This is my cell phone.
I bought it in 2007, right after I moved back to Toronto from Vancouver. At the time, it was the cheapest model available. It works and I pay about $15 or less a month to operate it. Battery life remains good. I can receive texts, though I prefer not to, and send them, though I prefer not to. Half the time, the phone is dead, mostly because I often forget that I own it, sometimes for weeks at a time. I still check my voicemail, and not just to make the icon go away.
And you know what's great about it? You don't decide when you get to talk to me. I decide. If I like you, I do my best to accommodate you, especially when it's important, because that's what communication is -- it's about more than one person. But in the end, I decide what works for me and how much and how often I'm willing to listen. It's a good system, fundamentally similar to your own (which is using your phone the way you want, for what you want). Our systems don't always mesh, but so what? Curmudgeons: We're just like you!
As a unit, we get more pressure about our cell phone choices than we do about having a baby. And that's saying a lot.
Is it really such a big deal? I know I'm "trapped" in 2003. I like it here! 2003 was a great time for the cell phone. Why does it bother people so much? Is it so strange/wrong that I like focusing on the person or people I'm with when I'm with them, as opposed to focusing on my phone, looking ahead for something better? And likewise, is it wrong to prefer people who focus on me? Is it wrong to be irritated by last-minute "Oops! I'm going to be 45 mins late!" texts that arrive with no explanation? Wrong to want to have a conversation with someone who looks at my face rather than at his phone? When I'm with someone or doing something, that's what I'm doing. I'm busy. I'll get in touch with you another time, when I'm not busy. Why would anyone have a problem with that? I. Do. Not. Get. It. Maybe I'm 4000 years old at heart, but I don't get it.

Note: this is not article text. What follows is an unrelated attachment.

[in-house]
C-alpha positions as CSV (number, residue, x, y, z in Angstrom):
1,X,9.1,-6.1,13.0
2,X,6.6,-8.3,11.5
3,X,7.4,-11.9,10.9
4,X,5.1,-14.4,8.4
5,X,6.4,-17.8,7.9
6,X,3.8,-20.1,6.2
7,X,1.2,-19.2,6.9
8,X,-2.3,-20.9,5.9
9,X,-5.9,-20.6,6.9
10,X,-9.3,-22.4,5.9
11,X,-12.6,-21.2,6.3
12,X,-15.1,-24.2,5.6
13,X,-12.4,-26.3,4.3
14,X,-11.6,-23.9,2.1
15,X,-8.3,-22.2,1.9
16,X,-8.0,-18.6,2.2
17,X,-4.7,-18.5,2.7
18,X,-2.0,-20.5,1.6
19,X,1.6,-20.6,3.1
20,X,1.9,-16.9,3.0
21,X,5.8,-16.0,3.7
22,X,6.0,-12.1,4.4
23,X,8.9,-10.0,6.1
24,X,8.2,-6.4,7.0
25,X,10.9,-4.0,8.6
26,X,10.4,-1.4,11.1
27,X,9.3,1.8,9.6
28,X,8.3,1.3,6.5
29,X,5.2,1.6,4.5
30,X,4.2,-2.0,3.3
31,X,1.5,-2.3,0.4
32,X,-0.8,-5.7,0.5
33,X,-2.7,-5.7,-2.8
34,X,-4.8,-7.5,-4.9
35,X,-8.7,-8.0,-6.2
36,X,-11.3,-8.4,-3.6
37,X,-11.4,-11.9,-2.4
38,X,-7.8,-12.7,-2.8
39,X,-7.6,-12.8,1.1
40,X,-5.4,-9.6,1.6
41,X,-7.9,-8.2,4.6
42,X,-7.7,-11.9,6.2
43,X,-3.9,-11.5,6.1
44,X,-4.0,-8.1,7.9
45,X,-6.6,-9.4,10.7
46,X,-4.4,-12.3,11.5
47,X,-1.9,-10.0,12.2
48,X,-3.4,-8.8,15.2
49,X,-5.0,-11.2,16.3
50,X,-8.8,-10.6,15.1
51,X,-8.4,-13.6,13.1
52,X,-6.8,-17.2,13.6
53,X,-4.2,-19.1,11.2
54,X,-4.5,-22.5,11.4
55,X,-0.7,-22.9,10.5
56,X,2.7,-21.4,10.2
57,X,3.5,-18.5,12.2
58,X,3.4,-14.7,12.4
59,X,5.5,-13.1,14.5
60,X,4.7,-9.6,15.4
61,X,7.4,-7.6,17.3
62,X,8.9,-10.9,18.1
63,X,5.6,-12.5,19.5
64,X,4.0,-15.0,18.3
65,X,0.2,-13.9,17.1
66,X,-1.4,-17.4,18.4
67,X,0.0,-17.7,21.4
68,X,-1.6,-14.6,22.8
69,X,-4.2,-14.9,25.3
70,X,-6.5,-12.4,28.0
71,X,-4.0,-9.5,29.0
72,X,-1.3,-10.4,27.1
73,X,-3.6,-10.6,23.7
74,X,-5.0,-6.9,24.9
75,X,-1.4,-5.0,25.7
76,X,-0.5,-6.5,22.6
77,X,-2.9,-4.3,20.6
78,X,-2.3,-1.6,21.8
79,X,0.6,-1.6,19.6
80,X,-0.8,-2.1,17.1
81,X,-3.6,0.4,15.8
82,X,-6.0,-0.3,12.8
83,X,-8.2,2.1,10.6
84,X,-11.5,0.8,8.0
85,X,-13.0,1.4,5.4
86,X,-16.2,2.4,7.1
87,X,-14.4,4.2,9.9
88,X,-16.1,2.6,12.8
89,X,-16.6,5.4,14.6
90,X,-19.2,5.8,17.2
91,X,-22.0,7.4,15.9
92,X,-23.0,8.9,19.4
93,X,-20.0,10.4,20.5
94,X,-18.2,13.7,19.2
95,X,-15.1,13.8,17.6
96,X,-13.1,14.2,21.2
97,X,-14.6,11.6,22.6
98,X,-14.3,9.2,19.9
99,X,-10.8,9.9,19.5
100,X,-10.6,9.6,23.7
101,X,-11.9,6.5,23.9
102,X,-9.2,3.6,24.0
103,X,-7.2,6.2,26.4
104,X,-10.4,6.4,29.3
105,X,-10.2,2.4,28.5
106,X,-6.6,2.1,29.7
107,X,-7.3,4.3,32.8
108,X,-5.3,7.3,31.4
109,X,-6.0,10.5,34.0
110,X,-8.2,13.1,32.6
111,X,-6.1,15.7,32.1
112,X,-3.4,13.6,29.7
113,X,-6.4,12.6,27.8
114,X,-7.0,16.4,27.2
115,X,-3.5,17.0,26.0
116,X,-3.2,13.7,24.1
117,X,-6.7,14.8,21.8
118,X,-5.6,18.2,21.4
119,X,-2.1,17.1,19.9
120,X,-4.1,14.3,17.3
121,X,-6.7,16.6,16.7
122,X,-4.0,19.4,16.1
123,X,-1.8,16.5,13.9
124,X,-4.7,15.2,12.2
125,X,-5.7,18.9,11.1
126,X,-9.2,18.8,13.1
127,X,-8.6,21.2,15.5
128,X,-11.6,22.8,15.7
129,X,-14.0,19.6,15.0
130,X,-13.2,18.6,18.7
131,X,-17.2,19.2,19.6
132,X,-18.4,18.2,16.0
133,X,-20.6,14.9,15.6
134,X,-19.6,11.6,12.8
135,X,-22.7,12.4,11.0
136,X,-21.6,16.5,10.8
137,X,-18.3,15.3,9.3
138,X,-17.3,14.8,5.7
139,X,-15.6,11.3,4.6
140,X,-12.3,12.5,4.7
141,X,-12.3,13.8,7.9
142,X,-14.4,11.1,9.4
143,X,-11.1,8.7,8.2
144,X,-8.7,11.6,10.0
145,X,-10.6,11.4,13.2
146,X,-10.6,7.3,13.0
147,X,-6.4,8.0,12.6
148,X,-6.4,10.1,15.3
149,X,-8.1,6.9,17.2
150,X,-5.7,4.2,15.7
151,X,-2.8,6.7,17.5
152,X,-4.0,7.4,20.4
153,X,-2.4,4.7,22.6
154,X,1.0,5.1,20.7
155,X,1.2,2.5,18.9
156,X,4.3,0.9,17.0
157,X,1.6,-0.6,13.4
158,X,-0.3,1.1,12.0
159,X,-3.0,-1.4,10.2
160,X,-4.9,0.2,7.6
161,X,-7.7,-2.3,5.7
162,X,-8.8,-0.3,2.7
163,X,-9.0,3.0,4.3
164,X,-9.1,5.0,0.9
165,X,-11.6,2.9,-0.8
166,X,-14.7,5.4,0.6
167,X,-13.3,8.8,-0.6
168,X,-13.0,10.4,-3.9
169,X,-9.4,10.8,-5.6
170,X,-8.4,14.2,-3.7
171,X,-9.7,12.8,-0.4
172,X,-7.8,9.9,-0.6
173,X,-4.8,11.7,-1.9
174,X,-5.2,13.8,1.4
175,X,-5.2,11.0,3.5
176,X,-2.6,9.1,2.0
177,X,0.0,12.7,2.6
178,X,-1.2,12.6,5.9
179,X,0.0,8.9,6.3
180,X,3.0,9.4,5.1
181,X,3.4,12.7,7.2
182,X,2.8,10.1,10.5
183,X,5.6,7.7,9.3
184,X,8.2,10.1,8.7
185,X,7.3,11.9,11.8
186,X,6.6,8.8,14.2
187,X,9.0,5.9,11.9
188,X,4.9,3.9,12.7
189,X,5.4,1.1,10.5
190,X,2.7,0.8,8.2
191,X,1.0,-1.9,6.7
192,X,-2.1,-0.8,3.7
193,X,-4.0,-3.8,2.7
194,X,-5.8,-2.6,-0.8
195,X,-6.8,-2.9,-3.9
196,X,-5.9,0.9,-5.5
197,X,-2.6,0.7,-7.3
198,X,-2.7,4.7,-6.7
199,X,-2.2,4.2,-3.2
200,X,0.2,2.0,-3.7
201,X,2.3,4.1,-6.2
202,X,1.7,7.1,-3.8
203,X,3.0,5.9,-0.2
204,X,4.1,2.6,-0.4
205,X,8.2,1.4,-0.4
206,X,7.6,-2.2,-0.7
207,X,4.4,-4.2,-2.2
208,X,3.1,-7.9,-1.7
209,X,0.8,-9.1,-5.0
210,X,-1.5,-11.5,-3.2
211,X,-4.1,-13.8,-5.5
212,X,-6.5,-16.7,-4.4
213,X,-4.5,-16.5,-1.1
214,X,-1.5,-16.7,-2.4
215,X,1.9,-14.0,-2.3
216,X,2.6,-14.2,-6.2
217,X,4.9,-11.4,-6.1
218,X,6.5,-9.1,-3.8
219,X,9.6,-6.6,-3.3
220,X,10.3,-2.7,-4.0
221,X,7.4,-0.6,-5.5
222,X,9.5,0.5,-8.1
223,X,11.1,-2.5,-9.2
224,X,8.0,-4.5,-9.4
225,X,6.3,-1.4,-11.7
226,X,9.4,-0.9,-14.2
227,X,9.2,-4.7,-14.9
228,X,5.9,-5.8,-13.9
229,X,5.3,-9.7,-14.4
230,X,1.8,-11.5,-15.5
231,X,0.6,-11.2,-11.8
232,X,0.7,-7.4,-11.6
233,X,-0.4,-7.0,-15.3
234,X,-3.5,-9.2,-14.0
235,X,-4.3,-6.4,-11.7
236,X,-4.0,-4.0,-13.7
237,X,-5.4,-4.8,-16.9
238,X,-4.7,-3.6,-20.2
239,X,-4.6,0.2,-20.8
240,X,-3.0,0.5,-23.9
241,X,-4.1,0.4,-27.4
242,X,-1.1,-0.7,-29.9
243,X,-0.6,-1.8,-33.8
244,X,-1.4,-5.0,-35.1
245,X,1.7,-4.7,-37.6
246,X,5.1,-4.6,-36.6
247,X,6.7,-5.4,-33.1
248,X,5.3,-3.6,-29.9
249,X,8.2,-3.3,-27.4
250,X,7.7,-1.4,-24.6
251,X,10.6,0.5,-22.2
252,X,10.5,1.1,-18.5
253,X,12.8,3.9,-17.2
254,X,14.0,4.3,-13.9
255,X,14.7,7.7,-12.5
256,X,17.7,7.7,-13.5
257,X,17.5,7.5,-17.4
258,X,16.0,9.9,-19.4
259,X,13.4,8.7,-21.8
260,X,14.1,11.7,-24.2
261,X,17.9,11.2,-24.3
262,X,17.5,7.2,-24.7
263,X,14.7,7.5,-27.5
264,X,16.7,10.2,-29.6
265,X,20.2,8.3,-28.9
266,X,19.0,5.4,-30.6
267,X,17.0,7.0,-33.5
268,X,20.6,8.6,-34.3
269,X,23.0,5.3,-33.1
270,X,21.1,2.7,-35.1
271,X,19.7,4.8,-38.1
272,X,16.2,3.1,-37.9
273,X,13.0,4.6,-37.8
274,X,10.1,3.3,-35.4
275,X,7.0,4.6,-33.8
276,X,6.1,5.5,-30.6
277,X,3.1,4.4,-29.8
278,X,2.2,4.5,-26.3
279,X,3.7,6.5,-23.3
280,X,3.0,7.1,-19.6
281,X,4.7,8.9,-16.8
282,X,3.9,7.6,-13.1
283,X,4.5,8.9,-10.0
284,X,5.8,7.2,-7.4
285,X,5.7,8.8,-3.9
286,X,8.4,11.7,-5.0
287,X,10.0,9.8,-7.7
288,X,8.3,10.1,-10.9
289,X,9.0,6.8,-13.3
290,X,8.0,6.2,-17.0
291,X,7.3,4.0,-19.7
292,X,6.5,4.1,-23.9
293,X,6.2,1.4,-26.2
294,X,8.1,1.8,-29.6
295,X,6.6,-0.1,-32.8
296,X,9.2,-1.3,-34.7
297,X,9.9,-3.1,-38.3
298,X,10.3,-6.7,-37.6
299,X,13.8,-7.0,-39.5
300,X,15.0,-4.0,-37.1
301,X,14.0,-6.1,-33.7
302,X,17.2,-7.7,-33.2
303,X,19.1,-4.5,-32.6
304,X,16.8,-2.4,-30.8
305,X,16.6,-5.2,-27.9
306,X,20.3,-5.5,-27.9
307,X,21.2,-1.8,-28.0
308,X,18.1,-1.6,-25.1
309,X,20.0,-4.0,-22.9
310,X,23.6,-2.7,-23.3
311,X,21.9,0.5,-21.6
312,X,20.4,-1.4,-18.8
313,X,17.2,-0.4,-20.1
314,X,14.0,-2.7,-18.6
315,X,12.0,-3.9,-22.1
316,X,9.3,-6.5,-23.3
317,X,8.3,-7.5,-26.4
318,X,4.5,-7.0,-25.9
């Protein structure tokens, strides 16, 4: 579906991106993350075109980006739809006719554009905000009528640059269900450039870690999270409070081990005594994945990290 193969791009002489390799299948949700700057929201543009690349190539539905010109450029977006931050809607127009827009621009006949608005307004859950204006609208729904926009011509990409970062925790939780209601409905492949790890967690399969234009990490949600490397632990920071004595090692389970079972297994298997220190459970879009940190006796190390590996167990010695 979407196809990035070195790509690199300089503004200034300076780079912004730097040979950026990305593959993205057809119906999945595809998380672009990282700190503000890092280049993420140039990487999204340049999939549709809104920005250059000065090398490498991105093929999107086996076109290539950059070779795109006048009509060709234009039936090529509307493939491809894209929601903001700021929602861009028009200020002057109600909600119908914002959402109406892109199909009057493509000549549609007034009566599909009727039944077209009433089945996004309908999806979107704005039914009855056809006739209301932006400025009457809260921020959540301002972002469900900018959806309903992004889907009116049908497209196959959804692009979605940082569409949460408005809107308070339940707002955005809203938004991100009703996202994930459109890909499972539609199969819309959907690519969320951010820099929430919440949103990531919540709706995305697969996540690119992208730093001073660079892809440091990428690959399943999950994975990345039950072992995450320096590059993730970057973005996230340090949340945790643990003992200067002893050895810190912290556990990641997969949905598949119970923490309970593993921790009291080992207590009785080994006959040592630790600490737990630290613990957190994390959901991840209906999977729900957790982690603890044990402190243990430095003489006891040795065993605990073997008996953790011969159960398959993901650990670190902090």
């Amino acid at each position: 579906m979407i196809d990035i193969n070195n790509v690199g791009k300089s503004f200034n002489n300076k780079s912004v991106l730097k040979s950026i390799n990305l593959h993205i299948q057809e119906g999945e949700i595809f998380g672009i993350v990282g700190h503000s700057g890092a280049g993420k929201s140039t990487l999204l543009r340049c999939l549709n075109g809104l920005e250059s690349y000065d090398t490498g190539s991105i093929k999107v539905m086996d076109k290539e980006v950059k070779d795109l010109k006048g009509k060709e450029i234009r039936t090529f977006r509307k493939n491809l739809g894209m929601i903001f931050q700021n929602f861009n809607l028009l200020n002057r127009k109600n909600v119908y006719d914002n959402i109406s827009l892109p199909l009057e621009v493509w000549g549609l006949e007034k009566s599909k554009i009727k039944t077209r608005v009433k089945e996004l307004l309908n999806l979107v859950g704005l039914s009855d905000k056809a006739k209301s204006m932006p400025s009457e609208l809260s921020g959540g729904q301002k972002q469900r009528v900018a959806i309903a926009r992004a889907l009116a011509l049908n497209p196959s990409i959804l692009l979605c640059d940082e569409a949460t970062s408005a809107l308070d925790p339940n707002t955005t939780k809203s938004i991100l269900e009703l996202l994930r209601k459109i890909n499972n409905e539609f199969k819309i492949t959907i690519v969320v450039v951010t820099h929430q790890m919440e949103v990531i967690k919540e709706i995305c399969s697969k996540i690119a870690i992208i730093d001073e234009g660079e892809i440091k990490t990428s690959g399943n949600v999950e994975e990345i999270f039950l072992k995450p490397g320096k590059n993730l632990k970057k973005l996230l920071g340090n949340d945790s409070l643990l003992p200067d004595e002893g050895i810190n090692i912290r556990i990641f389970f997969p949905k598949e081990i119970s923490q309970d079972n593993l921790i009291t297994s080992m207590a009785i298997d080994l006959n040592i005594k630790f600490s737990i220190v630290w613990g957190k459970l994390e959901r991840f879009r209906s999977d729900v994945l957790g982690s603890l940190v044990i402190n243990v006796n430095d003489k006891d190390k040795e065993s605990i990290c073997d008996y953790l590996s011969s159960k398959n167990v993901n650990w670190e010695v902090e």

I also don't get this brand-new community of earnest people who are just (finally) realizing they need to cut back on the cell phone use. There are so many articles about it, so many videos, each one more tiresome than the last. All this earnest fucking realization garbage, about something that is obvious and simple if you use an ounce of common sense ... it's ridiculous.
Here's one called The amazing discovery I made when my phone died. (Amazing? Really?)
Here's a mini movie everyone was obsessing over about a month ago called I forgot my phone. (Gag me.)
Once upon a time, I had a smart phone. I had to. For work. I checked it constantly. I rolled over in the morning and pulled it off my nightstand to check it, before I could even see straight. And then I realized how shitty that was, and how awful the constant checking made me feel, the way it activated my anxiety and bruised my soul, so I stopped. First I stopped checking so much, even though I had to keep the phone for work, and then eventually, I left the job and the phone behind.
If you think you use your smart phone too much, stop. Cut back. Be a grown up and do you. Take care of yourself. And move on with the understanding that you are not a trailblazer. You are not even a person who is particularly interesting. You're certainly not a hero.
And can we also just talk for a second about email? Email, I'm all for. I love email. If you can't get me via text, why not email me? All the people who have smart phones have email on those phones, and yet, they don't want to email. Even though I like email. Even though emailing is the very best way to get in touch with me and to ensure a response. What's THAT about? Effective communication is about meeting in the middle, isn't it? ISN'T IT?
In my opinion, email is really just an improvement to something that already worked. It's practically exactly the same as a handwritten note or letter, but instant and free. I got behind email in 1995 and stayed here. Email helped me fall in love every single time it happened. It helped to solidify my closest, longest friendships. Email is great, and yet suddenly, it's not enough.
And to be fair, I think texting might be similar for some people -- just an even more distilled type of email. For some people. For many people, at least in my experience, it's an enabler of idiocy, ruining attention spans, destroying communication skills, making people even less empathetic and understanding, and even more stupid, detached, and selfish than they already were. And I don't like it. And I'm not going to start using it. Not now, or in the foreseeable future. Maybe eventually, if the climate surrounding how it's used changes and/or if I have to, but not right now. And y'all* or just going to have to ... as the kids say.